Property owners, particularly mom-and-pop ones with only a few rental homes, are at an above-average risk of defaulting in nearly half of all counties across the country.

According to the latest Rental Property Risk Report composed by property analytics provider RealtyTrac, property owners in 48 percent of counties across the U.S. are at an above-average risk of seeing their single-family rentals go into default.

RealtyTrac analyzed data in 3,143 counties, looking at factors like loan-to-value ratio, unemployment and the number of rental units in the county to determine which would be most ill-equipped to handle the high numbers of renters who may not be able to make their payments amid the pandemic. Using that criteria, a weighted average was created on a scale of 0 to 100, with 100 representing the most at-risk.

“The job losses in a handful of severely impacted industries due to the COVID-19 recession have disproportionately affected renters,” Rick Sharga, RealtyTrac executive vice president, said in a prepared statement. “Federal, state, and local governments have responded by enacting eviction bans to protect tenants, but in doing so have inadvertently put many landlords at risk.”

While states like Florida, New York and California had the highest numbers of counties at risk of default, the most at-risk region in the country is actually Mohave County in Arizona where the owners of 78.6 percent of all single-family properties are at risk of falling behind on their own mortgage payments.


The risk for default stems from the overwhelming influence of the pandemic on all segments of the housing market — states whose economies depend heavily on entertainment and tourism have been particularly hard-hit both due to unemployment and the lower number of people needing to rent at all. (Cities with a high student population, such as Boston, have also been reported to see major drops in rental rates.)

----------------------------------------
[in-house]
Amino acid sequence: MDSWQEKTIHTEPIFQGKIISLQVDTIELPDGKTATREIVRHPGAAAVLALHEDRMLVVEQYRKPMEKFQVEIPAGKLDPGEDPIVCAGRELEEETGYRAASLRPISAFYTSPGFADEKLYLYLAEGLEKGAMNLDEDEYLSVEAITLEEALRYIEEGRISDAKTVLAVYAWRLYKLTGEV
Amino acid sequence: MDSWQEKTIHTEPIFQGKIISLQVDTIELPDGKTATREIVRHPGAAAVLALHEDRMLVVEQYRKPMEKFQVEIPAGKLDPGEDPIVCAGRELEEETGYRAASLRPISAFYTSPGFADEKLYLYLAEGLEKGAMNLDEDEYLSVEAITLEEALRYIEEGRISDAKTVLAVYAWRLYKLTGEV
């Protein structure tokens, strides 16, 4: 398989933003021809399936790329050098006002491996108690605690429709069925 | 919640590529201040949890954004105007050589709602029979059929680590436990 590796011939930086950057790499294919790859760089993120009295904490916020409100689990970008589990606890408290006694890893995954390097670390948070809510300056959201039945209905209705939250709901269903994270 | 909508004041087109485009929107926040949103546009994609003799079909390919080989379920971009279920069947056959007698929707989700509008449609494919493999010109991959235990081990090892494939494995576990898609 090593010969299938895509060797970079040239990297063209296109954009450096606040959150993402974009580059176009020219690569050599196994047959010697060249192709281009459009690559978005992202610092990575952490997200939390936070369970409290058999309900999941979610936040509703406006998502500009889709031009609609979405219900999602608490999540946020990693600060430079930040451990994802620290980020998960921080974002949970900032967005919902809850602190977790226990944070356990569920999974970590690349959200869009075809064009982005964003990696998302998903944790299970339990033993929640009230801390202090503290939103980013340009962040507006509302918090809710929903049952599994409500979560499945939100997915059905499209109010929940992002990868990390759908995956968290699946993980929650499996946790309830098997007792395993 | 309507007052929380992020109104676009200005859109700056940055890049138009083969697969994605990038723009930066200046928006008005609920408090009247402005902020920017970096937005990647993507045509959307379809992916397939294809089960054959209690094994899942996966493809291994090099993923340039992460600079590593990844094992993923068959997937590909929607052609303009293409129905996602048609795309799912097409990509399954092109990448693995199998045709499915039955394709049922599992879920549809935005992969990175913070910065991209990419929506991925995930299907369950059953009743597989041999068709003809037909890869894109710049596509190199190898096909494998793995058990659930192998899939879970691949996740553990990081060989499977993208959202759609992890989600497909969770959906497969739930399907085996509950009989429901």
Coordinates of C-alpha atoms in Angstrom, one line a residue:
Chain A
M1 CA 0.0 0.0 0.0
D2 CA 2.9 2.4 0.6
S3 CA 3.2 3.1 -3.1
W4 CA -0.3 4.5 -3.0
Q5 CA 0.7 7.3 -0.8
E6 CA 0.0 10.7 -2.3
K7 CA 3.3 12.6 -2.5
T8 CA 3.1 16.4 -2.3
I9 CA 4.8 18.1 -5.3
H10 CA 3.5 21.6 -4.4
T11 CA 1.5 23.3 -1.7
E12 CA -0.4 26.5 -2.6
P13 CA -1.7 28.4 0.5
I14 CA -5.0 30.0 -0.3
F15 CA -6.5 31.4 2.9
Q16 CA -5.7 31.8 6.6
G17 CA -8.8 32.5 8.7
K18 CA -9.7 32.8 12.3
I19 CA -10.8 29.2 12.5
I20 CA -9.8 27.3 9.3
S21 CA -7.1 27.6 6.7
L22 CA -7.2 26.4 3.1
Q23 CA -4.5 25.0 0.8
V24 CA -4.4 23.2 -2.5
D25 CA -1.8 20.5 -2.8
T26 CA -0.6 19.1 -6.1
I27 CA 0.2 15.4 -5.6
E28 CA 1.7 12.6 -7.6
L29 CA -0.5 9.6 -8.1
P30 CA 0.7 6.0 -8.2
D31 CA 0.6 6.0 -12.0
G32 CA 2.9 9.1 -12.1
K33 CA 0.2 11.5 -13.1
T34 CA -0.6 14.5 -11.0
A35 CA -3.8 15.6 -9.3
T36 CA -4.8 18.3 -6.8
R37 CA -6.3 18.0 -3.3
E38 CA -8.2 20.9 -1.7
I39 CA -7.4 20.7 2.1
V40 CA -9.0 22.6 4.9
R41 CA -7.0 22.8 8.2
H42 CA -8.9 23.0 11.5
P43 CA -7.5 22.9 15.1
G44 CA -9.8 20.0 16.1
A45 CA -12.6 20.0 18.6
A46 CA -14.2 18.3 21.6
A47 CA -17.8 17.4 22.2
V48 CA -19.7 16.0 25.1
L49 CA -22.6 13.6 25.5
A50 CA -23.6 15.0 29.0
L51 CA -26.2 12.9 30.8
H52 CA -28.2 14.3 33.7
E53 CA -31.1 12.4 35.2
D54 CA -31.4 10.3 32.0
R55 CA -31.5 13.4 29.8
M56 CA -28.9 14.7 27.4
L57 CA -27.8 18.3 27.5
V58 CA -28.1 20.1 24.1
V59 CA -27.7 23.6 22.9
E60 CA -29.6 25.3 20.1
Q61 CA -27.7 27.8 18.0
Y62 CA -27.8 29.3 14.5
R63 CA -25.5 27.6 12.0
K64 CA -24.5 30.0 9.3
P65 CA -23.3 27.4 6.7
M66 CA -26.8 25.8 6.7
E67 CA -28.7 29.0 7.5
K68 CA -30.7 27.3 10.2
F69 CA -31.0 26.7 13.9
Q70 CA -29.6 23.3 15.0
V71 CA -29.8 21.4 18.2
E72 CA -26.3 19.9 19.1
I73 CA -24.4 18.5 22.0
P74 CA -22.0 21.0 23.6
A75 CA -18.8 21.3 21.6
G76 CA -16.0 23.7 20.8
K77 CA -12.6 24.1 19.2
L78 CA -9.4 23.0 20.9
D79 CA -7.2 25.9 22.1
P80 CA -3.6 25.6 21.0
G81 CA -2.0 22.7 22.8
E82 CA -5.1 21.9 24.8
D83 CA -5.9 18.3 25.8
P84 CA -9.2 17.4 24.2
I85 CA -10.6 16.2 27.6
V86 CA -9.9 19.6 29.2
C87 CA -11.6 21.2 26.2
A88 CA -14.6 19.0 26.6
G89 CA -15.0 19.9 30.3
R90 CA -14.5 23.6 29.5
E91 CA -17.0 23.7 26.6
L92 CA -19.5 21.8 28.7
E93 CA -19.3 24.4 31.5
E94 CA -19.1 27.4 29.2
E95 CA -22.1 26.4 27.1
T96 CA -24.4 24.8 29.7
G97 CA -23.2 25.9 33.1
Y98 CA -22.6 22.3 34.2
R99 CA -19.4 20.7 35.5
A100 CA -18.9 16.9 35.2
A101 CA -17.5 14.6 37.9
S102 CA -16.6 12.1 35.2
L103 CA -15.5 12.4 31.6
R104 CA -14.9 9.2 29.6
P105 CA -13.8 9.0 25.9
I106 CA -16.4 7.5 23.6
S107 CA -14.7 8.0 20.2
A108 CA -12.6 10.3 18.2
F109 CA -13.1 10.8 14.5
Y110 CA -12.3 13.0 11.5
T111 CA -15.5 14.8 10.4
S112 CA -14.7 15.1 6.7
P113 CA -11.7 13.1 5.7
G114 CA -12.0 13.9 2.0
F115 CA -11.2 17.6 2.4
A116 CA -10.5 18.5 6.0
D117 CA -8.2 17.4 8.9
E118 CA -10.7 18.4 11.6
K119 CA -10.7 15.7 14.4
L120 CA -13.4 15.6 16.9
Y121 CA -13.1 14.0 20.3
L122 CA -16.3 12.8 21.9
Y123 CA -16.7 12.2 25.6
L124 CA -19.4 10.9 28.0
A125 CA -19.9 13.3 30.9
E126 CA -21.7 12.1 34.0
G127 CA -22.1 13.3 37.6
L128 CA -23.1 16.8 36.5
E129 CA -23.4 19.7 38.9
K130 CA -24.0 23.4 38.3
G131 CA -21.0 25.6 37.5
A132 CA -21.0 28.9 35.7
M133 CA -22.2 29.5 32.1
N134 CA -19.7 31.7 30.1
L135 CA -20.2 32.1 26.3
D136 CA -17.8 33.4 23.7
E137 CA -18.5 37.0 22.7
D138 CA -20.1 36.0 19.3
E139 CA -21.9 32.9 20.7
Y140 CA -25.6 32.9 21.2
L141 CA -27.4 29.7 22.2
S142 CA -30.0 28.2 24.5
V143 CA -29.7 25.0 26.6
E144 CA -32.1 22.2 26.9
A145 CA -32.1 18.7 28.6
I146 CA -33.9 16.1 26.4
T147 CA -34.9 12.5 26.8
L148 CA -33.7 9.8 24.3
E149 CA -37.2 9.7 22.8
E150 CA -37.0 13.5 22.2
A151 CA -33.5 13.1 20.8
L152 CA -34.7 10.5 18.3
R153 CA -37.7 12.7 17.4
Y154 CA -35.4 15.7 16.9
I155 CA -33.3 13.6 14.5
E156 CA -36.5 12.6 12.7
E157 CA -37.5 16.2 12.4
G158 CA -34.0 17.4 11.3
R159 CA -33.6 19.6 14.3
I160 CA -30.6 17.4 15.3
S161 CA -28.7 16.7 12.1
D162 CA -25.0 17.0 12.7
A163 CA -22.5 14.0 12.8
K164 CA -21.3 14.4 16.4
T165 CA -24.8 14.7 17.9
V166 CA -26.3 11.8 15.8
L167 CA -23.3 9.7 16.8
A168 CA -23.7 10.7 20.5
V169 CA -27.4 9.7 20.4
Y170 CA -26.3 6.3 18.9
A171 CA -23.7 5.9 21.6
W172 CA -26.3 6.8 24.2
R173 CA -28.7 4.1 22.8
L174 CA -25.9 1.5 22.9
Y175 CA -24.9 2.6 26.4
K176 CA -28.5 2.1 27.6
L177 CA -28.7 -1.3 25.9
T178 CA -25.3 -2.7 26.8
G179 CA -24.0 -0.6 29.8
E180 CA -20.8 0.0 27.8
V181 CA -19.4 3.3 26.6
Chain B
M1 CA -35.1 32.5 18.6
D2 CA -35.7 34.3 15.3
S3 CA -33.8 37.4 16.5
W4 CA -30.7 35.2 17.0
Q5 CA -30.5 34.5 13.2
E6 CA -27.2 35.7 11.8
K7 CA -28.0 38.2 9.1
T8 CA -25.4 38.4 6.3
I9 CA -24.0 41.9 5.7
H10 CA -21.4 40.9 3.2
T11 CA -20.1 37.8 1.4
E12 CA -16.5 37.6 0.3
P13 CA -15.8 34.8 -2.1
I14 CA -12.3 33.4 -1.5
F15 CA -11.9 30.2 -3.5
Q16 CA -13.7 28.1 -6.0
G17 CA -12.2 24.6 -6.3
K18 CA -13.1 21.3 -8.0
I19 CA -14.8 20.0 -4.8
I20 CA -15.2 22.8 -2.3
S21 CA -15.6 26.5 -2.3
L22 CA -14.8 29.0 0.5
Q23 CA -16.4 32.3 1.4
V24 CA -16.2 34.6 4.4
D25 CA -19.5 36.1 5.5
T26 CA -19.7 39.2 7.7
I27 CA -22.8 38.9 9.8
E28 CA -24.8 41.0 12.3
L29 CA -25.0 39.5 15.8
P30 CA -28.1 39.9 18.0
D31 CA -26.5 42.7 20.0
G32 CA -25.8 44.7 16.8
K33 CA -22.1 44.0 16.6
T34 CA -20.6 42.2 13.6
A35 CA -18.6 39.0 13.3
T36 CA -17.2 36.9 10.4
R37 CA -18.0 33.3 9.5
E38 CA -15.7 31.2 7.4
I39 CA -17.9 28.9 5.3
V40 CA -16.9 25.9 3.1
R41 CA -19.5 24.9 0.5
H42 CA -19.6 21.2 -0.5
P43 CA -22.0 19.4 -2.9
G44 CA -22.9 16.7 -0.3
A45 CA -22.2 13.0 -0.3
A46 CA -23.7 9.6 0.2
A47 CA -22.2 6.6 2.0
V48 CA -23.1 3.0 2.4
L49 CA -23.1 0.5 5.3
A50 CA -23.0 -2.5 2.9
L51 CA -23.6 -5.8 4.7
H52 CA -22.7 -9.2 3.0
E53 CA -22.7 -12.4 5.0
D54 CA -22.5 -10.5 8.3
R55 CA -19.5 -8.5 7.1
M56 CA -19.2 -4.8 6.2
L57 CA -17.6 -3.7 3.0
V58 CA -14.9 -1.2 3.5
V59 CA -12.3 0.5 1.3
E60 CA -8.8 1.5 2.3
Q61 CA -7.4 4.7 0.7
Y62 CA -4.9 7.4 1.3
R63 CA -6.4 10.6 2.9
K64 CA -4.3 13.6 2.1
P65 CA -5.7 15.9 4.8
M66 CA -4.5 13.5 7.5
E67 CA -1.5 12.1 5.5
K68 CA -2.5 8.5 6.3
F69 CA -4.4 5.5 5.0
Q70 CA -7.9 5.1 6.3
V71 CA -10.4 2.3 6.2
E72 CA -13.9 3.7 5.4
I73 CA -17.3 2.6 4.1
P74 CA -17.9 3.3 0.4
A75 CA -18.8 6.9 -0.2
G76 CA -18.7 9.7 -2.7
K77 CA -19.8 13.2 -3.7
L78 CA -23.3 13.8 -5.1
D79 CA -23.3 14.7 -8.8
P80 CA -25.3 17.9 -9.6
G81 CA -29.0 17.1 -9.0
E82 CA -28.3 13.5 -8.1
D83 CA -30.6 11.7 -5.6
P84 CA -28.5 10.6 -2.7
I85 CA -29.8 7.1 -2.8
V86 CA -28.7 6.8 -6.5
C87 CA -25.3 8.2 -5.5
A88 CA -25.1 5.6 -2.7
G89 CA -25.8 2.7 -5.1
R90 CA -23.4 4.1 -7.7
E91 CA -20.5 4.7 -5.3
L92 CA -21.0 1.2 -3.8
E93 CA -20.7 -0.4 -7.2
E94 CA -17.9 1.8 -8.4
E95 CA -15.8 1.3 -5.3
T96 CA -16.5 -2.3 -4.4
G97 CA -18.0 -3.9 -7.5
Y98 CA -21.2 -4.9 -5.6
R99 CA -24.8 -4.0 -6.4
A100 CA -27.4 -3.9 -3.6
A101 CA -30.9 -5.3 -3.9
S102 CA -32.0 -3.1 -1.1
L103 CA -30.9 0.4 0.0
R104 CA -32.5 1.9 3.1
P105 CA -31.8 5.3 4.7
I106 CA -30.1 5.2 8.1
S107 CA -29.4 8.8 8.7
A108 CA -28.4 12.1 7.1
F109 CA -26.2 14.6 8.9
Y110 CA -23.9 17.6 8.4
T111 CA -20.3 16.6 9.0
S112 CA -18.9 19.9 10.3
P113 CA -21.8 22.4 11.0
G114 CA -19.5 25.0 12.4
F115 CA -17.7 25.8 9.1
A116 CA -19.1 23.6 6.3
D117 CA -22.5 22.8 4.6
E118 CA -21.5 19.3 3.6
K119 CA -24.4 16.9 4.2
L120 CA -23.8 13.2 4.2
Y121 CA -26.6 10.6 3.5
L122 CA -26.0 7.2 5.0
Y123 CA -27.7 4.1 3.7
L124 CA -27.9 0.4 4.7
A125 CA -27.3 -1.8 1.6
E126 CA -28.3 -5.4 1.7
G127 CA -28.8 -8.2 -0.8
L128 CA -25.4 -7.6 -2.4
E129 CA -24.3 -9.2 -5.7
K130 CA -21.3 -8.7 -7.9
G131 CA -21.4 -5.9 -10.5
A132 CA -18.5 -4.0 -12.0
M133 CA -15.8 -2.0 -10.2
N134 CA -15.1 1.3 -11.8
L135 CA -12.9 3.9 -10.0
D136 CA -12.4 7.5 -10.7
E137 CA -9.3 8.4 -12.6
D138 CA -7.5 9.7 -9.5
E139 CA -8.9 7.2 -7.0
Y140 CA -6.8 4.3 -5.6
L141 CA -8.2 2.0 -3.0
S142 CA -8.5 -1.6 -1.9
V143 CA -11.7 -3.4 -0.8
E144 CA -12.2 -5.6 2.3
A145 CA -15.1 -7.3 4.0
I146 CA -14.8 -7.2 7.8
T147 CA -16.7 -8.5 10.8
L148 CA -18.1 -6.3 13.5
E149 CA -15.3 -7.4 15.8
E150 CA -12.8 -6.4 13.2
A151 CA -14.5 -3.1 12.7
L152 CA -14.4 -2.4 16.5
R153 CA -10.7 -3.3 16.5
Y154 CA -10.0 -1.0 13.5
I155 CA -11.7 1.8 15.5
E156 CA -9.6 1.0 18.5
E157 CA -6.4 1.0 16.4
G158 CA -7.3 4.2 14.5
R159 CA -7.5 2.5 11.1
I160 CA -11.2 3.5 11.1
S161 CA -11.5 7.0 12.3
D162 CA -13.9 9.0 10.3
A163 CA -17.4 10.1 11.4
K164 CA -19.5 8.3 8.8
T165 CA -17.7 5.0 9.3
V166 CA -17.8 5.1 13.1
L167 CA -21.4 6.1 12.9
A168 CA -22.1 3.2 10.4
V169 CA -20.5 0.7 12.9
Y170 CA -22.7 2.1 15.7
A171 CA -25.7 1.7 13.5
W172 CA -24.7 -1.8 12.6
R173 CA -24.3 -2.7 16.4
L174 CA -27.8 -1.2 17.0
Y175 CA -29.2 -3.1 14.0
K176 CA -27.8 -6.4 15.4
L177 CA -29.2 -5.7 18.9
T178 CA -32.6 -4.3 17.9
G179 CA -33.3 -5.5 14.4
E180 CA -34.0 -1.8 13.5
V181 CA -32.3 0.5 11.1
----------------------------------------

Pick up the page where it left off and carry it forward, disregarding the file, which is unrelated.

There is an ongoing debate on whether the landlords who may have not received their rent have been hit as hard as tenants, many of whom have lower incomes and were often priced out of the market even before the pandemic. According to RealtyTrac’s report, mom-and-pop property managers who have fewer than 10 rental properties make up the overwhelming majority (90 percent) of those who are at-risk of falling into default and other financial trouble when tenants struggle to pay rent.

Overall, however, various government programs against both evictions and foreclosures have prevented the kind of massive crisis that many feared at the start of the pandemic for both renters and owners — but given the uncertainty of the pandemic and the accumulation of missed payments amid widespread unemployment, the situation is always at risk of quickly taking a turn for the worse.

“Despite the pandemic, default activity is at its lowest level in decades, and the government and mortgage industry are working together to prevent unnecessary foreclosures and evictions,” Sharga said. “But there needs to be a concerted effort to backstop the landlords as well, or numerous counties across the country are going to see rising levels of foreclosures on rental properties and needless financial distress.”

Email Veronika Bondarenko

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